by Tom Purcell
Well, this takes the Irish cake.
The Irish “need not apply” in America all over again.
Ireland, you see, is not doing so well.
Prior to the global economic meltdown, its service industry soared as global companies took advantage of its well-educated, English-speaking citizens.
Emboldened by its good fortune, the Irish government, and many of its citizens, carried on like Americans. They overborrowed and overspent.
A housing bubble formed and burst spectacularly.
Now Ireland’s unemployment rate is 13.5 percent. The high-paying service jobs have disappeared.
And lots of well-educated Irish folks are fleeing their motherland yet again.
But they’re not heading to America this time.
During the Irish potato famine of the 1840s, hundreds of thousands of Irish immigrants settled here. They took jobs in mills and coal mines and along rails and waterways.
Follow America’s waterways and rails and you’ll find many places where the Irish settled.
My great-great-grandfather came over in the 1840s and settled in Pittsburgh. I don’t know if he worked in the mills, but he probably did, and his son, my great-grandfather, was a foreman in one. His son, my grandfather, became a banker.
Today, one in four Americans can trace their heritage to Ireland’s rolling green hills. The Irish influence has benefited America.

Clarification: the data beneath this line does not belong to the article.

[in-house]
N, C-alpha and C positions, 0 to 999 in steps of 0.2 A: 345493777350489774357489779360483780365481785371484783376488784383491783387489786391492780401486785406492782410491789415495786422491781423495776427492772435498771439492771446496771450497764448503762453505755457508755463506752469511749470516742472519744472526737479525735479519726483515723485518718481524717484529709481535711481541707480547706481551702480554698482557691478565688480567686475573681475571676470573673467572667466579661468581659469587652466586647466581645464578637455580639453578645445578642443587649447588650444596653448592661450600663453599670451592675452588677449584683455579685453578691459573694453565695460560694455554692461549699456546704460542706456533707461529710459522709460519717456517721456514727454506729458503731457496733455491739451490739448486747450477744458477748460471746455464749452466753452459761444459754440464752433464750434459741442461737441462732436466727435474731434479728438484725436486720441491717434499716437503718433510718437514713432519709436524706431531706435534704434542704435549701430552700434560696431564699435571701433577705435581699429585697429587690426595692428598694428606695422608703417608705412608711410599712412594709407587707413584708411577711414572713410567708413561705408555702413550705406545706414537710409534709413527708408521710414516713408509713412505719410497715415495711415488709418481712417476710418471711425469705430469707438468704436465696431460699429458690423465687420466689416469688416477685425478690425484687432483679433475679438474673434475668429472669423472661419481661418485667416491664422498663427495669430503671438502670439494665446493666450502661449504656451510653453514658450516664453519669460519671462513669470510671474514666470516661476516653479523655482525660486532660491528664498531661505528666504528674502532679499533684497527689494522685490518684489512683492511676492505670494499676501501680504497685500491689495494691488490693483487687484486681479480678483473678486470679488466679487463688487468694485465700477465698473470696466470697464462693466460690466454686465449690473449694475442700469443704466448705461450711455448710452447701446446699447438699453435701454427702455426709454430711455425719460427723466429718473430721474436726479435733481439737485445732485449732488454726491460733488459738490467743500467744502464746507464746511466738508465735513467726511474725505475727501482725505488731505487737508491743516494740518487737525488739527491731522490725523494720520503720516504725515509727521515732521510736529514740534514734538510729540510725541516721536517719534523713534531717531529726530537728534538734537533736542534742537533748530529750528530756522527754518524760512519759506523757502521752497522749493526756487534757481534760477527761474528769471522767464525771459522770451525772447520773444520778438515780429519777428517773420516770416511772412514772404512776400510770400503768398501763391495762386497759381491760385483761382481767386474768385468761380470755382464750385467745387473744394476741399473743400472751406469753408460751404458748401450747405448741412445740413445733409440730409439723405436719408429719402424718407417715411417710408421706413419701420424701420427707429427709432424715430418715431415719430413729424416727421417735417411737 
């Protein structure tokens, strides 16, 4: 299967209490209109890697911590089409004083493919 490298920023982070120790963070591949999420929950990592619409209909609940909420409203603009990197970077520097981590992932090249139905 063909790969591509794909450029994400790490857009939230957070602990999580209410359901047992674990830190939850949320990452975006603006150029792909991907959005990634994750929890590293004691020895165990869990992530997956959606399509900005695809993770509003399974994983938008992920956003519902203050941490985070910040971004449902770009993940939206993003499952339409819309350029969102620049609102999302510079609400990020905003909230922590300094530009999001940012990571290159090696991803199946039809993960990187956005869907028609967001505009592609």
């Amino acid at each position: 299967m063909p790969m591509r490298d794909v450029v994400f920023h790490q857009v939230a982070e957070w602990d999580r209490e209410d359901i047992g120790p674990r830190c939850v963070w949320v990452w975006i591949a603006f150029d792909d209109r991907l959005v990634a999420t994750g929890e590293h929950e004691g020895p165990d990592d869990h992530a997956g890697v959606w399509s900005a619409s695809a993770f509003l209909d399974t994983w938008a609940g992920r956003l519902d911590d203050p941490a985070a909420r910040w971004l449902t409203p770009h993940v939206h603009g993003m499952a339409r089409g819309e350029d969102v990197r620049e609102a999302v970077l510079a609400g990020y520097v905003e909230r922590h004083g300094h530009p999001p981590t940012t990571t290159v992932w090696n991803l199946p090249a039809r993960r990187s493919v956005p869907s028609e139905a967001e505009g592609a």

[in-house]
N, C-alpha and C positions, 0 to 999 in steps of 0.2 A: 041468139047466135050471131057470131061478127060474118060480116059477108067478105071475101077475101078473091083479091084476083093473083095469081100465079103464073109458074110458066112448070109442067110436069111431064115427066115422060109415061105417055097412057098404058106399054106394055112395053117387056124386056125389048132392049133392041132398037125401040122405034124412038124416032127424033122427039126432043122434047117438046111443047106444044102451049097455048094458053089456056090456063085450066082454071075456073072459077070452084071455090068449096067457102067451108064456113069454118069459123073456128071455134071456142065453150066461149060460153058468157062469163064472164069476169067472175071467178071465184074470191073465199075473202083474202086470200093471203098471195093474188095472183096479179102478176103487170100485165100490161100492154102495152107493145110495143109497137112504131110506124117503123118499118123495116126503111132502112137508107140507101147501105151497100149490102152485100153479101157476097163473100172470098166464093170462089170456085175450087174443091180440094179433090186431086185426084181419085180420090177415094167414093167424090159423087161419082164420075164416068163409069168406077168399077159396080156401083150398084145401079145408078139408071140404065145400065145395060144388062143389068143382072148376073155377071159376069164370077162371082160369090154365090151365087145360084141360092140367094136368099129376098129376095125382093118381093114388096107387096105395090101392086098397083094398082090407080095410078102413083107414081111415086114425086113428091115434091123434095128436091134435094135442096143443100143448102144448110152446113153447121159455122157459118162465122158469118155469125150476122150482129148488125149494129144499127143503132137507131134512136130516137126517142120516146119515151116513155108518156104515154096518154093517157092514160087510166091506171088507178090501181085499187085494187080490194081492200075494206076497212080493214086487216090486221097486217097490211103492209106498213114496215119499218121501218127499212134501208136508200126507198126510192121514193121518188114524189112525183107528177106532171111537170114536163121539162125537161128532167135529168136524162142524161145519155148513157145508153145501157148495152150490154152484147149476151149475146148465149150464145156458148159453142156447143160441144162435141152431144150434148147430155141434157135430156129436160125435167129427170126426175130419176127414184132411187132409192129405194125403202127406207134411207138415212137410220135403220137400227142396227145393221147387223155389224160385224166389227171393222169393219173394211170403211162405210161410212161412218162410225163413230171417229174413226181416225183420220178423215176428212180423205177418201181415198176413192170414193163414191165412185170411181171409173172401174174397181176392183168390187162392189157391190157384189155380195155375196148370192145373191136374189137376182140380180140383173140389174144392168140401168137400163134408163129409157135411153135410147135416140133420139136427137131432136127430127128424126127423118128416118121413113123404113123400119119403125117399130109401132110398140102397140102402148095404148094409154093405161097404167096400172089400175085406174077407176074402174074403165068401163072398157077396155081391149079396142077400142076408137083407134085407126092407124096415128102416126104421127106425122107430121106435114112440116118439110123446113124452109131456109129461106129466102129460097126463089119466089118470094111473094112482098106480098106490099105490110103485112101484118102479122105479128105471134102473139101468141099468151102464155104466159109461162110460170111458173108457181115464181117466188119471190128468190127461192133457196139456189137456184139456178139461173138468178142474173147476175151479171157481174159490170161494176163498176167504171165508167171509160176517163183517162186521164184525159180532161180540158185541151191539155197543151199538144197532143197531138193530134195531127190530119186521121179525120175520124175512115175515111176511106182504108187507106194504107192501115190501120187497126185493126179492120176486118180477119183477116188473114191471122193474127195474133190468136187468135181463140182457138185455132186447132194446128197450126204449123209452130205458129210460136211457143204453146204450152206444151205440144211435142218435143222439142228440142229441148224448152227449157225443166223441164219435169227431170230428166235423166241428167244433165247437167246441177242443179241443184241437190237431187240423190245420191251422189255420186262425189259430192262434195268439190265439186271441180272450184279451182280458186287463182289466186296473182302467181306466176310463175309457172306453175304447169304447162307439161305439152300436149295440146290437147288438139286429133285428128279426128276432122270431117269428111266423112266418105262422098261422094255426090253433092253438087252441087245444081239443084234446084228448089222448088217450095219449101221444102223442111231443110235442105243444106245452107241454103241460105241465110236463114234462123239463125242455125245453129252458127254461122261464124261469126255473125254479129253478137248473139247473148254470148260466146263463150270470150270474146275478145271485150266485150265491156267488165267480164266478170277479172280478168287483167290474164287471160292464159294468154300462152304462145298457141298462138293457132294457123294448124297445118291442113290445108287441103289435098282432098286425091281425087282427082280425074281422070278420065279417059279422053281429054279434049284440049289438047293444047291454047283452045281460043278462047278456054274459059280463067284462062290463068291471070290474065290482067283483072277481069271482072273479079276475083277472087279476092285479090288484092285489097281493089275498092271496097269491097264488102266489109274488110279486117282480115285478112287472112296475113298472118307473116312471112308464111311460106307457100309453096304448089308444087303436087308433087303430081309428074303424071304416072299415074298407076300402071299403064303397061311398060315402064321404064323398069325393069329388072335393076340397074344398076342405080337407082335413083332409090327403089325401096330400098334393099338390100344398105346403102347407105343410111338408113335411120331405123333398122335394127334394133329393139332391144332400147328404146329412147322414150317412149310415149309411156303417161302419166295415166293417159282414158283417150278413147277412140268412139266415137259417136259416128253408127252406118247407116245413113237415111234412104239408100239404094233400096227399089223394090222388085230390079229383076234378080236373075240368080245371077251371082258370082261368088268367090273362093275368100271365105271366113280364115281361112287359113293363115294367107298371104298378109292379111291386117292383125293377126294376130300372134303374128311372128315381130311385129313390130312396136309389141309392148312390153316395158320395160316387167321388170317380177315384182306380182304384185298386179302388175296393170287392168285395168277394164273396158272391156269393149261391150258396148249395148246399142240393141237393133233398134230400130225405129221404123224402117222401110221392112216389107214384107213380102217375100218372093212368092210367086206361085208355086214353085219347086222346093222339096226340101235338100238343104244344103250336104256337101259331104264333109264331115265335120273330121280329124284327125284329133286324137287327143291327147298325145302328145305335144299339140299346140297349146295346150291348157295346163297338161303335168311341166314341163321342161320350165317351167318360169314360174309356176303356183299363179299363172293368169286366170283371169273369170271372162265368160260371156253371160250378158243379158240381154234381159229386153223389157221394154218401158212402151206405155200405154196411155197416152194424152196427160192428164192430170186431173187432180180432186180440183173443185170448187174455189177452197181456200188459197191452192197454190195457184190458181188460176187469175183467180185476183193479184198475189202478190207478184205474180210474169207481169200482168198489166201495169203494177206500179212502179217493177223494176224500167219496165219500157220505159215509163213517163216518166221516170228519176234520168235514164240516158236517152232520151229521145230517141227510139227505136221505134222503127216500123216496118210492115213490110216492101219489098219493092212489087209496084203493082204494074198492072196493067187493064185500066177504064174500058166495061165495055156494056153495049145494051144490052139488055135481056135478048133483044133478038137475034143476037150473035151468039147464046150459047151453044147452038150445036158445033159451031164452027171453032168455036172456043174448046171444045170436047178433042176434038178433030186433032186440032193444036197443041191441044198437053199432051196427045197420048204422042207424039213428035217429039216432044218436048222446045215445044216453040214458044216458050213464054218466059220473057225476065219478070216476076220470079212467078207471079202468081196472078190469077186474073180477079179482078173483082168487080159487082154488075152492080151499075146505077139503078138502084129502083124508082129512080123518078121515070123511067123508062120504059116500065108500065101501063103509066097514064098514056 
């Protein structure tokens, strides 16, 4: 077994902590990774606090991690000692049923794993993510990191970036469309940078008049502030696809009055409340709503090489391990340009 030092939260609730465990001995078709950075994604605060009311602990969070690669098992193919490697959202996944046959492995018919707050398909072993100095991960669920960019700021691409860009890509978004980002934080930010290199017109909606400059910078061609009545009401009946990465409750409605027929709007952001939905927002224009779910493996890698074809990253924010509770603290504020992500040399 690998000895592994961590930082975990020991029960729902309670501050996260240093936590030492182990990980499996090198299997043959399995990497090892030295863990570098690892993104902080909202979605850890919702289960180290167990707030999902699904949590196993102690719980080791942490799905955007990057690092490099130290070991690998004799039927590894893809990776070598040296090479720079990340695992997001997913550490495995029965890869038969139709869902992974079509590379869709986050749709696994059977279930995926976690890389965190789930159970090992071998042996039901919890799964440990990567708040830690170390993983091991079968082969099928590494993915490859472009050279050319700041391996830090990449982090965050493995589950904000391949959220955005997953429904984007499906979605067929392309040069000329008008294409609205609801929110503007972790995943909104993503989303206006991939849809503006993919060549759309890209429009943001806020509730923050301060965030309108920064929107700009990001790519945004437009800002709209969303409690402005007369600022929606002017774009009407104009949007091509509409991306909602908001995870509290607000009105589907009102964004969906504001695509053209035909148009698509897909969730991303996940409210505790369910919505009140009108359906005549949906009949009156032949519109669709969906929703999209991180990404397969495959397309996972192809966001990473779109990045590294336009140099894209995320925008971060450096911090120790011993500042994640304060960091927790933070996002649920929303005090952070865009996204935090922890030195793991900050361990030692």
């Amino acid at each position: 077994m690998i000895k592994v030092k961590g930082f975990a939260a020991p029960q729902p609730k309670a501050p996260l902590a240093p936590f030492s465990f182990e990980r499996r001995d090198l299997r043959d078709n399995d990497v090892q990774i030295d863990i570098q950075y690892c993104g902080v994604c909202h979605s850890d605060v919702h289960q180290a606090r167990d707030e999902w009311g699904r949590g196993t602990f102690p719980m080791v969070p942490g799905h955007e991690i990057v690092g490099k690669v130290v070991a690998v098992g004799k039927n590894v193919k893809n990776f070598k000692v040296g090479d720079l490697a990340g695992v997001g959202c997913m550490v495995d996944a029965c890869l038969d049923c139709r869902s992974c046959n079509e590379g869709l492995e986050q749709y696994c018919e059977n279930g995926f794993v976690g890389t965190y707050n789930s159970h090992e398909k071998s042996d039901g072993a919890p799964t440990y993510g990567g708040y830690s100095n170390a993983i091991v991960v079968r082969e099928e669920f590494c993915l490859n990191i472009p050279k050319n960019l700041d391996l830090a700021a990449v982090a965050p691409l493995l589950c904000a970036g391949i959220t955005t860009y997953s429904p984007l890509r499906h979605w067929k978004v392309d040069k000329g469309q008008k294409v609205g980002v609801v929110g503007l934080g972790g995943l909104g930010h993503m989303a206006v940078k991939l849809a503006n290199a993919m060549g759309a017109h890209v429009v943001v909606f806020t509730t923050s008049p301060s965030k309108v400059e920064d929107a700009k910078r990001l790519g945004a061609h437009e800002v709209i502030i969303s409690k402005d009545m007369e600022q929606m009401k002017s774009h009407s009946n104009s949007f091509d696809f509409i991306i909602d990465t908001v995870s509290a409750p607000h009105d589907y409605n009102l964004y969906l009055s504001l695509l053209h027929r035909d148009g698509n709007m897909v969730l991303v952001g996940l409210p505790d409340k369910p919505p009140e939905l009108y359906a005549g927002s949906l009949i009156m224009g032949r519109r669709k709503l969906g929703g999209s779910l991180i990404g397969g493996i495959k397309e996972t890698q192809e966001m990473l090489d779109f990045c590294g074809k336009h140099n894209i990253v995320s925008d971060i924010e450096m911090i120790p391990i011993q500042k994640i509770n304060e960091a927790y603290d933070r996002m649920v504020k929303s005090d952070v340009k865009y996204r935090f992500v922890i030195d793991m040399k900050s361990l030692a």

Bob Callahan, writing in Salon, says the melodies of the Irish fiddle were blended with the rhythms of African music to give birth to today’s popular music.
Irish vaudevillians, masters of knockabout physical comedy, influenced early Hollywood filmmaking and gave birth to the comic strip.
But it’s the mischievousness of Irish wit that has most influenced American culture.
Callahan says the “hard-boiled, darkly humorous, racetrack bitten” language of the Irish had a tremendous influence on American language, particularly the words of “brilliant, wisecracking Irish-Americans.”
Which reminds me of the one about the Irish brewery worker who drowns in a vat of Guinness. His best friend visits the deceased man’s wife to share the sad news.
“Tell me, did he at least go quickly?” she asks him, crying.
“Not exactly, missus,” says the man’s best friend. “Your husband got out of the vat three times to use the bathroom.”
In my family, being Irish means laughing easily, never taking yourself too seriously, being cautious of getting stuck in the narrowness of your own point of view.
Boy, America sure could use a fresh infusion of the Irish spirit — but no luck of the Irish this time.
It’s difficult for the new wave of Irish immigrants to get U.S. work visas now. We don’t have many jobs anyway.
That’s why the Irish are flocking to Canada!
According to irishCentral.com, “attaining a one-year visa for Canada is much less complicated and more cost effective in comparison to the U.S.”
Unlike America, our friends to the north got their financial house in order and weathered the economic meltdown wonderfully. Canada’s economy is going great guns.
They are letting in twice as many skilled Irish immigrants as they did five years ago.
Ah, well, the least we Americans can do is have some Irish grace about our dire financial situation.
Which reminds me of the time Paddy the fisherman died.
His wife called the newspaper to place his obituary. The newsman said the cost was $1 a word.
“I only have $2,” said Mrs. Paddy. “Just print ‘Paddy died.'”
The newsman, feeling sorry for her, gave her three extra words at no charge.
“A kind man you are,” she said. “Print me husband’s obituary this way: ‘Paddy died. Boat for sale.'”